While some Philadelphia Phillies fans judge their franchise and rivals by their rotation and offense, they can sell their relief corps and defense short. Especially bullpens! According to baseball men, though, teams need a pen to win a championship; and one takeaway is also a divisional title or a wild card.
The Battle of the Pens:
The Phillies faithful overall harbor almost the same beliefs from one season to the next. Basically, it’s almost as if they can’t fathom being incorrect, life’s distractions prevent them from closer examination, and/or they’re only willing to accept minimal changes to their beliefs.
IN OTHER WORDS:
“Never underestimate the power of the human mind to believe what it wants to believe, no matter the conflicting evidence.” - Brian Herbert
Fans come in two types --here and elsewhere-- one is the pessimist who searches out every flaw to cushion defeats. Every 162, though, most organizations lose at least 60 games: Winning can sometimes be more relief than celebration as contests mount.
I was an optimist (now neutral): hoping for the best outcome beyond being reasonable. Yes, some can even expect a World Series victory despite the obstacles and luck involved in said possibility. For now, 2021’s hot start is fuel for optimists. But before I covered the Phils, here were my beliefs.
My Phillies Fan-only (Mis) Takes:
- Brett Myers would be an 18-game winner.
- Darin Ruf would be a .280 hitter.
- Having three closers was better than one.
- Ron Reed was not a dependable setup man.
- Cole Hamels will be an ace as a rookie.
- Tim Lincecum was an ace as a rookie.
- Cole Hamels’ 2006: 23 Gms., 132 ⅓ Inn., 9-8, a 4.08 ERA and a 2.6 fWAR.
- Tim Lincecum’s 2007: 24 Gms., 146 ⅓ Inn., 7-5, a 4.00 ERA and a 3.0 fWAR.
Since I’ve been there, I realize how far off base I was. Now, I let baseball men tell me their view from the front office and from the field, not the cheap seats loaded with “experts.” And I discovered what and why their expectations are apparent. Ergo, I only put pieces of information together like a jigsaw puzzle.
While many fans base a club’s chances on their five-man staff and offense, baseball men believe no team produces a championship without a bullpen. However, catching the ball can also be an overlooked element because it’s not jazzy enough.
The final three innings are the most noticeable because it’s critical to hold a lead or stay within striking distance. So, a bad outing stands out more in the ninth than the fifth. Management: They expect four out of five acceptable performances or 75-80 percent over a full campaign.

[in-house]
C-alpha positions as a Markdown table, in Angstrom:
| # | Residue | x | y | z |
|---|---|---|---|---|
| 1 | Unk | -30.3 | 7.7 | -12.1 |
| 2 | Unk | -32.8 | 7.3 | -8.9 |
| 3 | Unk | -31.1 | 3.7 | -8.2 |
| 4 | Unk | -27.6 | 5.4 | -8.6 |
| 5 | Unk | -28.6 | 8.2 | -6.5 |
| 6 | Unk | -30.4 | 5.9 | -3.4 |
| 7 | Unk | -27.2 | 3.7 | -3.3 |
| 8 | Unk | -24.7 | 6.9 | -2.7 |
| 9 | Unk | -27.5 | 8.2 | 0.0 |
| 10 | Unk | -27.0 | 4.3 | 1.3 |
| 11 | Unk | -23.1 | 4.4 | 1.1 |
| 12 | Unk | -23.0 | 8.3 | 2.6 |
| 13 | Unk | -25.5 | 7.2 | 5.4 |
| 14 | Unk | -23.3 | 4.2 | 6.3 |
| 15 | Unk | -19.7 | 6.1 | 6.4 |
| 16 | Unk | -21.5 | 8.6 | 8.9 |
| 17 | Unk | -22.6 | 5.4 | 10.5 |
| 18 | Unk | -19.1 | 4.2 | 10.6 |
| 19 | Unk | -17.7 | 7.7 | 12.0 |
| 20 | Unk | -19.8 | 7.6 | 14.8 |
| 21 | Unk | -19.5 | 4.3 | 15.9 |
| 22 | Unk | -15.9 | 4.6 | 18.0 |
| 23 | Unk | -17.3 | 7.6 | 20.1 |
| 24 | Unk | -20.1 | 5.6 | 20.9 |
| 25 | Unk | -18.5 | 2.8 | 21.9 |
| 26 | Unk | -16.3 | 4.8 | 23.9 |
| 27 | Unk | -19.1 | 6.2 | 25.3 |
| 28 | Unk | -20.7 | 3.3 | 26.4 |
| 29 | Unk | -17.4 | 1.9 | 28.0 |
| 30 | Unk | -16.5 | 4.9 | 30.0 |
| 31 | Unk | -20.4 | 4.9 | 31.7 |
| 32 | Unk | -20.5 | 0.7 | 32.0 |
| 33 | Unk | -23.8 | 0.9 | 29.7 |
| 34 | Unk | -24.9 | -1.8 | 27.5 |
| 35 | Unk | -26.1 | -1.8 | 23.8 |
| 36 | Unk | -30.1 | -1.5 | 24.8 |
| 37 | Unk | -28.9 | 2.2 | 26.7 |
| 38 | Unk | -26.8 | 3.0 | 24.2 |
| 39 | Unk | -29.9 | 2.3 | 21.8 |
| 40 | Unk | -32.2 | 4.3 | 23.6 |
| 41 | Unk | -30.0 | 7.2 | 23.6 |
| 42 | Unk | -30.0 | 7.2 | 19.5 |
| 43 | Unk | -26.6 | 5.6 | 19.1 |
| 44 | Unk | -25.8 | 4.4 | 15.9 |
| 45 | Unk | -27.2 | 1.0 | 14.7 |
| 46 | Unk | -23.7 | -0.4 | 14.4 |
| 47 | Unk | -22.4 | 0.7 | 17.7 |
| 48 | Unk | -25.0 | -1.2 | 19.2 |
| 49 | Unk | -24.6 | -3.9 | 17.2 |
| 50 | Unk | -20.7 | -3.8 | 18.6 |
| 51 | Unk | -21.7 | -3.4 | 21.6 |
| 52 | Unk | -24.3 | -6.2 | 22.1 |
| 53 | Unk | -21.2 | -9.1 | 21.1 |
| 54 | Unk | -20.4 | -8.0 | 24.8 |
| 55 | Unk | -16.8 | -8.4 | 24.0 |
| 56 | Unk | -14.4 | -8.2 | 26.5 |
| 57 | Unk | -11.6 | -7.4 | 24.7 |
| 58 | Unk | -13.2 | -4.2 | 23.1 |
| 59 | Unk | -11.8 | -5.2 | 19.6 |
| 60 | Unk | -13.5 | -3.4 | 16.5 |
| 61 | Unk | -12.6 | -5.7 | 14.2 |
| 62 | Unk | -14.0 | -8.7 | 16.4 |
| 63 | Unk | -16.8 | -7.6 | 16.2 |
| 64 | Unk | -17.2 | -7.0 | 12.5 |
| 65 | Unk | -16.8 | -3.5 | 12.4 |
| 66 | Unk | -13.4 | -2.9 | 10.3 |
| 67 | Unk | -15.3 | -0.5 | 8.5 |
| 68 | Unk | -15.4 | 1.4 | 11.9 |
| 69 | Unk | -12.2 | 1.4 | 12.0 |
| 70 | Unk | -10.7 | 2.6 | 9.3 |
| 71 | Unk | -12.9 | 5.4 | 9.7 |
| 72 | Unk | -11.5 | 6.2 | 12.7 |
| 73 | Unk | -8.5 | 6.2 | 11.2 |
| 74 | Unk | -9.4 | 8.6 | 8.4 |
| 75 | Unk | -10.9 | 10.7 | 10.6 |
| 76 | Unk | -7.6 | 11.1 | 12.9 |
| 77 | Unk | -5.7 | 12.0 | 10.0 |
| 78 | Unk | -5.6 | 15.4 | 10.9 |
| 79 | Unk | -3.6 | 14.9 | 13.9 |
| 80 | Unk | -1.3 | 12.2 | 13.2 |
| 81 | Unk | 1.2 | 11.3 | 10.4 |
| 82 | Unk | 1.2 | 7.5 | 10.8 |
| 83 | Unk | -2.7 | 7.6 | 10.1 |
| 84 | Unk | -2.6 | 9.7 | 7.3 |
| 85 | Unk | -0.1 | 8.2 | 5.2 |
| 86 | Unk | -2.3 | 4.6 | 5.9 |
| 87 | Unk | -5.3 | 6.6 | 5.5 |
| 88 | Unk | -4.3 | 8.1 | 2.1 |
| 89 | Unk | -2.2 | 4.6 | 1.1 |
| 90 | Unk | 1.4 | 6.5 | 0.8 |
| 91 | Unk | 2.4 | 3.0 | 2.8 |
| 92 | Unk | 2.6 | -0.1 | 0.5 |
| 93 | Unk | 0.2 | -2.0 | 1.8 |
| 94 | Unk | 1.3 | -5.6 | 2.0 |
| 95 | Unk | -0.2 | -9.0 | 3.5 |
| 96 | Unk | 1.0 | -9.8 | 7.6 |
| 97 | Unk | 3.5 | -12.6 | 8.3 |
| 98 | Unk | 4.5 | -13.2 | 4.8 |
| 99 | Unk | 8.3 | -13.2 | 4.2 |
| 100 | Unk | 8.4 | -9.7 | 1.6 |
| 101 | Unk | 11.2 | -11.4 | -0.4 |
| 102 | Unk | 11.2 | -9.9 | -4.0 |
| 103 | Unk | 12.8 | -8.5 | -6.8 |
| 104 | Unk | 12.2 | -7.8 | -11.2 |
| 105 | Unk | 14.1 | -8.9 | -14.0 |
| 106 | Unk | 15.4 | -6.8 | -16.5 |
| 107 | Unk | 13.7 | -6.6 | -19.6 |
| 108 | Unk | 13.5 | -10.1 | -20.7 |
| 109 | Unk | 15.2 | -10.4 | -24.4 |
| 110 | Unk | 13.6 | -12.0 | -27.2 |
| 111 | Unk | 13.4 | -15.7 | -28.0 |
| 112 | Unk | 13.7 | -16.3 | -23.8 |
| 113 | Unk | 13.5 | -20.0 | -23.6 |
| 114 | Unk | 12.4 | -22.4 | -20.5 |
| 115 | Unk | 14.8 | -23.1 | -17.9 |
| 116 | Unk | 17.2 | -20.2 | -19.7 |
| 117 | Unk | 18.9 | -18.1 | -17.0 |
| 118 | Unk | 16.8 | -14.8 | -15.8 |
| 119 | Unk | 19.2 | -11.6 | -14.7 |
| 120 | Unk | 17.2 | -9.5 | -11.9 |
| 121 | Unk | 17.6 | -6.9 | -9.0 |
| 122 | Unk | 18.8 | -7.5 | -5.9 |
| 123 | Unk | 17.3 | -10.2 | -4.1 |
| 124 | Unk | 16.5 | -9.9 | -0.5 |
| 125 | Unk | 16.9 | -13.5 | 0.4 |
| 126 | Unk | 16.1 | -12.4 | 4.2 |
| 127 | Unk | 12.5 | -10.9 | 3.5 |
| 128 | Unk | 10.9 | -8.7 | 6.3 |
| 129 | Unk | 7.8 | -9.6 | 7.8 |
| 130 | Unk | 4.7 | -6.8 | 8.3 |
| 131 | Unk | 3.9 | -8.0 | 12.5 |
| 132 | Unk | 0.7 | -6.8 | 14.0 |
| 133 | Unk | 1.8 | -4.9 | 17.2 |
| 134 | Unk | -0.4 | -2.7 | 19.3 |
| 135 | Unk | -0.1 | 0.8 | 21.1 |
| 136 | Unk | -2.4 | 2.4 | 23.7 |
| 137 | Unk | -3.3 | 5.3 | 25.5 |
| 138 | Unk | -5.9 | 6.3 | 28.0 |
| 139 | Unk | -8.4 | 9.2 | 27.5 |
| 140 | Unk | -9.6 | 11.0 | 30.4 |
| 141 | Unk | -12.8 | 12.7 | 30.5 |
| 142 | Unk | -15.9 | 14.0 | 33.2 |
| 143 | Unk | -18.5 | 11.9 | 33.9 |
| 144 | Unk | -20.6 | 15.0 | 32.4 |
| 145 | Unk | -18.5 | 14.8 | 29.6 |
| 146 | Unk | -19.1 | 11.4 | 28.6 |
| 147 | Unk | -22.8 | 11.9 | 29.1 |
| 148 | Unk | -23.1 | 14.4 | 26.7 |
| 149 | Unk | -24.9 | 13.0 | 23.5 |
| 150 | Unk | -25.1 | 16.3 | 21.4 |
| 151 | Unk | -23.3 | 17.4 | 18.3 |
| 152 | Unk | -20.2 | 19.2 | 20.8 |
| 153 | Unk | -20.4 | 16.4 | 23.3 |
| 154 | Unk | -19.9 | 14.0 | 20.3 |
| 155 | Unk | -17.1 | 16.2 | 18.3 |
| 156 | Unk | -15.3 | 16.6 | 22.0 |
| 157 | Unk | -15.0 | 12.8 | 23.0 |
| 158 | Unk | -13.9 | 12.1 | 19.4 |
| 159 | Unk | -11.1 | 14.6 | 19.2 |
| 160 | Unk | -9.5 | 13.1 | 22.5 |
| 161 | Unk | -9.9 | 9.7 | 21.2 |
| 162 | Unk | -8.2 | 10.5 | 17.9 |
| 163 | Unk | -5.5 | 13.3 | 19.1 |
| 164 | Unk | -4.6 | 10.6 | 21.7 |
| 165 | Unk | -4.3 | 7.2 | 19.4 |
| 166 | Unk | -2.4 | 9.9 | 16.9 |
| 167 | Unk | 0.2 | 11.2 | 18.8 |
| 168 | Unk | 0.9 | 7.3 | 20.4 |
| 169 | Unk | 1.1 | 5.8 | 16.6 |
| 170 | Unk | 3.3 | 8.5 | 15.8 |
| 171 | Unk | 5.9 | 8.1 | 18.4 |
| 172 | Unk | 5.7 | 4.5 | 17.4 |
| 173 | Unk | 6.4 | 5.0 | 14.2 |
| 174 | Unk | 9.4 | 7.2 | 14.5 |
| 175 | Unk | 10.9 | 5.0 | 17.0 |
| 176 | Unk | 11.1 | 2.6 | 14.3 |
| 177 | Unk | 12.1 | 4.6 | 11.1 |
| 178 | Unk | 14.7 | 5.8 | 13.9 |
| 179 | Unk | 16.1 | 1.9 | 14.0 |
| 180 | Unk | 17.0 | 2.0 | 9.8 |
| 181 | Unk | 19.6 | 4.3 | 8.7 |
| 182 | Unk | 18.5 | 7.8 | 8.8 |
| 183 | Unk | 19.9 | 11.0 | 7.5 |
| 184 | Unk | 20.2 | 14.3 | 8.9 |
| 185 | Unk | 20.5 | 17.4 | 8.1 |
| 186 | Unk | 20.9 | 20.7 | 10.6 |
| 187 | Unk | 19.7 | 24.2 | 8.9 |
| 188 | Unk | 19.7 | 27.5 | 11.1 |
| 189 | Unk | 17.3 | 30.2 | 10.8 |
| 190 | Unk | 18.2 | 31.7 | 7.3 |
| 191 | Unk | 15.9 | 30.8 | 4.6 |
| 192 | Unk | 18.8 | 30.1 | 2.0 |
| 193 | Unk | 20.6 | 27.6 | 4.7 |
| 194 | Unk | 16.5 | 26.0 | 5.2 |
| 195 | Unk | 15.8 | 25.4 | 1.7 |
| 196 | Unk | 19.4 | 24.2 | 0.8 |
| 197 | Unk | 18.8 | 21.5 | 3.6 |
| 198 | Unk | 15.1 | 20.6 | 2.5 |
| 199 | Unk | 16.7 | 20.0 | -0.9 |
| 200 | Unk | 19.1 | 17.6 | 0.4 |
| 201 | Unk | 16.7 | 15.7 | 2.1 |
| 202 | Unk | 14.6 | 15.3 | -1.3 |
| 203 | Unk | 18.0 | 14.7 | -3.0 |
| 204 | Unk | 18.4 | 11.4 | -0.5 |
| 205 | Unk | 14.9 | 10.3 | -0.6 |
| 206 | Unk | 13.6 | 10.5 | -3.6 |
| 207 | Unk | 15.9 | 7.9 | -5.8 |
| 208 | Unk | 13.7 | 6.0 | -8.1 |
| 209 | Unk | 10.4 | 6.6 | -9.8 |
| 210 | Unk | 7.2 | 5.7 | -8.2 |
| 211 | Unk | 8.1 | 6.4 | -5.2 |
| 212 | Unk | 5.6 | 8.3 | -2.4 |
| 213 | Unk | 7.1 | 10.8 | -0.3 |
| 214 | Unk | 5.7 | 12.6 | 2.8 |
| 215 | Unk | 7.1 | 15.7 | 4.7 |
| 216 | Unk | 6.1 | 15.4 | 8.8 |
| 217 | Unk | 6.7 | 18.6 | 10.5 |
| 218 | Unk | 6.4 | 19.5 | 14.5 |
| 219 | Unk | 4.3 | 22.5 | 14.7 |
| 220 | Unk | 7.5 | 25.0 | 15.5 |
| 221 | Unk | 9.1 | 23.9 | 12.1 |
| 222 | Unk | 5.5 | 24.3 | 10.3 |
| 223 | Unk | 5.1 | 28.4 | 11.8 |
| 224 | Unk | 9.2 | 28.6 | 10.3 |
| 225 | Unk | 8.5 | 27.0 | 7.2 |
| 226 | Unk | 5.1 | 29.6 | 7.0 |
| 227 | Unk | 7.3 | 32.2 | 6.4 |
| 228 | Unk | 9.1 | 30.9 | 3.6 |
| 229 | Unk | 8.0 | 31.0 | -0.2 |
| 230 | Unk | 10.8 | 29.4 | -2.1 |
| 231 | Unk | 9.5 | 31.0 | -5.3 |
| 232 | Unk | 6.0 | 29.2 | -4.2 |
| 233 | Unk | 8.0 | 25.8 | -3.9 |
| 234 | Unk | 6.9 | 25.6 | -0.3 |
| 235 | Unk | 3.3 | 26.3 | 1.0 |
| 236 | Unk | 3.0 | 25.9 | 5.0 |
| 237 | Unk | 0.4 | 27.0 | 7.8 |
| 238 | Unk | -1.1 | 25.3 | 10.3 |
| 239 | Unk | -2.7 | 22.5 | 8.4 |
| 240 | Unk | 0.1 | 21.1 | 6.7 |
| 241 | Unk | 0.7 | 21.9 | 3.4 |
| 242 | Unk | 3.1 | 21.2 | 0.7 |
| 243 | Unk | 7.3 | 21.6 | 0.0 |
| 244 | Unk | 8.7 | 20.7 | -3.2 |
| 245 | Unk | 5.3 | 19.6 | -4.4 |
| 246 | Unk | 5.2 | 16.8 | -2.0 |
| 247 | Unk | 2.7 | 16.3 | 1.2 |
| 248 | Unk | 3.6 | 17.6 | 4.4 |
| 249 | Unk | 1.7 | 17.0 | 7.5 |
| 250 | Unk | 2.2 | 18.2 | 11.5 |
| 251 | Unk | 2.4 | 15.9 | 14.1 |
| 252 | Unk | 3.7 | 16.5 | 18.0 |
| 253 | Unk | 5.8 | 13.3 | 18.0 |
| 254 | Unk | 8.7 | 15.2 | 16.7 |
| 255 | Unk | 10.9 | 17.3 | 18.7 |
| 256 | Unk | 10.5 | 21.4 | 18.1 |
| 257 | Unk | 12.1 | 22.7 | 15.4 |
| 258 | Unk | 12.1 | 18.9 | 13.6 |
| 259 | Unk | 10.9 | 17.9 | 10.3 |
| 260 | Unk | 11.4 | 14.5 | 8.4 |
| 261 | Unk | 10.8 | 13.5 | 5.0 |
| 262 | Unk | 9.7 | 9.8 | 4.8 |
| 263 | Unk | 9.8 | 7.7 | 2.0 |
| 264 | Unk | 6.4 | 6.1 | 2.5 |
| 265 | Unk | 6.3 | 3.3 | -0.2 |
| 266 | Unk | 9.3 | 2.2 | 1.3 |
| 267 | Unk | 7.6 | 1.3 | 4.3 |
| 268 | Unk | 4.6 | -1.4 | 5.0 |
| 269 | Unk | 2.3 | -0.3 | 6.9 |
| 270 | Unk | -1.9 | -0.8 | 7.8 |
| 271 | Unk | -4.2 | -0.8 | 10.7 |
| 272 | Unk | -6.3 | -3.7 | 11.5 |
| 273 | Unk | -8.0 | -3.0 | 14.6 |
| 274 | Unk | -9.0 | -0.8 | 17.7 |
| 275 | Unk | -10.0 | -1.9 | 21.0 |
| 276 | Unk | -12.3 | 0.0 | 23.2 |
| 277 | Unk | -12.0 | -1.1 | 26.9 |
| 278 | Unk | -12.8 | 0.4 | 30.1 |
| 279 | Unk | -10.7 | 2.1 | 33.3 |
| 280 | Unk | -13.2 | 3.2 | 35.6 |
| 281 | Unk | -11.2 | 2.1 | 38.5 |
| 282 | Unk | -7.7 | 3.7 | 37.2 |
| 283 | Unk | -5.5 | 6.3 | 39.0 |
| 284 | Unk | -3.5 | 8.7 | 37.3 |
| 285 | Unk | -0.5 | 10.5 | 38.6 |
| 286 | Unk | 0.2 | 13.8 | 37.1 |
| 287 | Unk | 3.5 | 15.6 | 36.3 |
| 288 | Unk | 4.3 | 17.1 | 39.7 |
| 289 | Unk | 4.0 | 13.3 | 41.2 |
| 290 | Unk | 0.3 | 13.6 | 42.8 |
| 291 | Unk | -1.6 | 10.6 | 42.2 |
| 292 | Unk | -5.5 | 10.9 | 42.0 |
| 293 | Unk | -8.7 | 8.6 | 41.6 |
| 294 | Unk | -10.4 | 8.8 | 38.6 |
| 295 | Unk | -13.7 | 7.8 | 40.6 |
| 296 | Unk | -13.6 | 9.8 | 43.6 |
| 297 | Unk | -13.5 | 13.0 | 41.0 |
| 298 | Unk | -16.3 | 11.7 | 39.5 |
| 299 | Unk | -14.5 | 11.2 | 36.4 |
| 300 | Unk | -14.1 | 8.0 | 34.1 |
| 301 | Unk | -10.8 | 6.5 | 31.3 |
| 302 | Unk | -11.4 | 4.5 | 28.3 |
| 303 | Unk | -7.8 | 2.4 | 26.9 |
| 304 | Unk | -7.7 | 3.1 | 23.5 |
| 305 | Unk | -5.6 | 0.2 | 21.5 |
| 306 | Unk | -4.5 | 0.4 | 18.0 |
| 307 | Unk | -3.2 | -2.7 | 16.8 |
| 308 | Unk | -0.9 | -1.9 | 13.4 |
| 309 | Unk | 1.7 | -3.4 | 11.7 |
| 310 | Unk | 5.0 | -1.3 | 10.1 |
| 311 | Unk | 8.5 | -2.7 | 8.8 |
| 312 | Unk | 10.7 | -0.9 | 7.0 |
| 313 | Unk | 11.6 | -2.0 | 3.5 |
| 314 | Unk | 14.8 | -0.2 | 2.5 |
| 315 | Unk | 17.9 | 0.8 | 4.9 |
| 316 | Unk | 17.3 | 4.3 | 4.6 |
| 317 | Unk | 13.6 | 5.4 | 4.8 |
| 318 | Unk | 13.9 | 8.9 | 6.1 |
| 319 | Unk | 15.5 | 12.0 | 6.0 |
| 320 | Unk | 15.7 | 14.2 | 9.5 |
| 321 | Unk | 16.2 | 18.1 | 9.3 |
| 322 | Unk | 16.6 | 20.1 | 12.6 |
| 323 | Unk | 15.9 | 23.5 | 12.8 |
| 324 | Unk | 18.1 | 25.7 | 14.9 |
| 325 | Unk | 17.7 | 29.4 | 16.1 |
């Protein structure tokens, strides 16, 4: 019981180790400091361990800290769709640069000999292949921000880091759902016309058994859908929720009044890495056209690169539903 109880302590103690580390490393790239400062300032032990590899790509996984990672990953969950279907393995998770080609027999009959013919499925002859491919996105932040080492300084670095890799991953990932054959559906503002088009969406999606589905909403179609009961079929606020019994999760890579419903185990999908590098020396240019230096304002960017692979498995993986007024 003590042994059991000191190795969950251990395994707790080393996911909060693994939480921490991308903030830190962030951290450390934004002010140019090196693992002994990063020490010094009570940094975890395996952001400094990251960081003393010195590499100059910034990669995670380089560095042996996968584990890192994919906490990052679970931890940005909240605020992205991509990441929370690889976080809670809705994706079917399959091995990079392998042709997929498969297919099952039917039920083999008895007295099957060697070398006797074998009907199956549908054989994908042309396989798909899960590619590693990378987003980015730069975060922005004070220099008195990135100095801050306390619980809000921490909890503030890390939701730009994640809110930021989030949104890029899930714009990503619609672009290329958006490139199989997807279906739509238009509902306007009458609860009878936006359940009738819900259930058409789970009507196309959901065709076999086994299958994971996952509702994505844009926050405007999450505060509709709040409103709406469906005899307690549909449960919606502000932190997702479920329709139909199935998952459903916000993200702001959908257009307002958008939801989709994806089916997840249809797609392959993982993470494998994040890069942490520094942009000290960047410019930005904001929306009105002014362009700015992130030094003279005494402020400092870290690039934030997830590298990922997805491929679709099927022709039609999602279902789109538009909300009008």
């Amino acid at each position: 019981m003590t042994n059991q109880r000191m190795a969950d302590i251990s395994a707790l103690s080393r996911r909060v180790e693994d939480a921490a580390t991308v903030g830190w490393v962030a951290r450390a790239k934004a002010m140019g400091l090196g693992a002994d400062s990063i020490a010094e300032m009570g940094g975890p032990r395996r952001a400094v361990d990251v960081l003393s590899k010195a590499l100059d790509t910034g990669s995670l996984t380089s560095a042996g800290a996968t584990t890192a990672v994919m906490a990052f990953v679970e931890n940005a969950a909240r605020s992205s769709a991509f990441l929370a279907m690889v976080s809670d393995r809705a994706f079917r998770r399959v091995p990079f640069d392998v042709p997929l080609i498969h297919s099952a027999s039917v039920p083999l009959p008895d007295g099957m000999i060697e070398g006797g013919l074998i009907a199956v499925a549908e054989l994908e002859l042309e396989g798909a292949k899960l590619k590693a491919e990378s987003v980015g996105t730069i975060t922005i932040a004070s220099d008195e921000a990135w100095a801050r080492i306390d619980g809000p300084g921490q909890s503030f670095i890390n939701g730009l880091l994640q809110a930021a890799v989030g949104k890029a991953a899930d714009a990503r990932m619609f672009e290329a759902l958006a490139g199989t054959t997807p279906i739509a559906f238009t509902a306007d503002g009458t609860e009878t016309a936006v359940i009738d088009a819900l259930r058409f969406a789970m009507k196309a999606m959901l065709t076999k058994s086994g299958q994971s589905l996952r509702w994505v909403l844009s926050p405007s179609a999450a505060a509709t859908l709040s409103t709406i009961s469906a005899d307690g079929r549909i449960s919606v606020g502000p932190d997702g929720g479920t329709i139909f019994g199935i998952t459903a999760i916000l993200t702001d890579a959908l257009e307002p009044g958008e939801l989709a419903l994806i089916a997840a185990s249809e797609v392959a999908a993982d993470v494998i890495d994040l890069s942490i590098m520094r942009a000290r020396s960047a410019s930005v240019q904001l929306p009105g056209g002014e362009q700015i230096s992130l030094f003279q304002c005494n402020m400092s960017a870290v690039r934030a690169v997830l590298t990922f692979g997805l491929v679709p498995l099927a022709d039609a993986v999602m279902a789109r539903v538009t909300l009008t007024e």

Low-leverage situations belong to middle and long relievers, who want to impress decision-makers and earn more important roles. And if the arms at the back end fall short of expectations, these hurlers will be ready for better paying opportunities.
Other than Hector Neris at the back end, now you’ve somewhat experienced Jose Alvarado and Archie Bradley to realize some strengths and weaknesses. But keep in mind, low-intensity frames by middle-inning moundsmen aren’t the same.
Phillies Divisional Foes:
The Atlanta Braves have a solid pen --although left-handed heavy-- and are therefore the most difficult divisional opponent the red pinstripes must overcome. Basically, they have Will Smith, Chris Martin and six other reliable --if not spectacular-- relievers.
In their first series at the Bank, the Braves bullpen allowed only three runs (two earned) over 10 ⅔ innings. So, combining their relief corps with their offense, rotation, and determination means the road to the National League East pennant runs through Atlanta.
The New York Mets only added Trevor May to a porous pen except for reliable Seth Lugo presently on the IL (injured list). And if you think Neris making you nervous is the pits, Metropolitans supporters have Edwin Díaz, Jeurys Familia and Dellin Betances to dread: Neris can’t compete with this threesome.
Defensively, the Mets have problems at the hot corner, left field and second base. So when a club makes too many fielding miscues and throwing errors, even the best pitcher in baseball, a $341 million shortstop, solid hitters and starters will have results limited in the W column. Fear them not!
The Washington Nationals have had bullpen issues even before and since their Fall Classic victory run. Now, they have Brad Hand, Tanner Rainey and question marks due to health or effectiveness. Plus COVID-19 and MLB’s protocols could expose this deficiency even more.
On the diamond, the Nats new left fielder and first sacker are defensive liabilities, but at least they make their lineup more formidable. However, their front three starters can’t toss seven frames every fifth day. Translation: Don’t expect them to bottle lighting again.
Bradley is okay, and Neris has mostly been good even with an acceptable bend-without-breaking appearance. Yes, everyone wants a stress-free ninth, but that isn’t the major league norm.
If you envision Alvarado as the heir apparent to the ninth inning, he could possibly make you more nervous than Neris even during room-for-error opportunities. Then again, he may be closing in June if --if-- he can control his arsenal.
To sum up, the Phillies are solid with Aaron Nola, Zack Wheeler, Zach Eflin, and plenty of offensive firepower. Plus their defense is satisfactory, and they have capable relievers to mostly keep their opponents off the scoreboard. Ergo, underrated!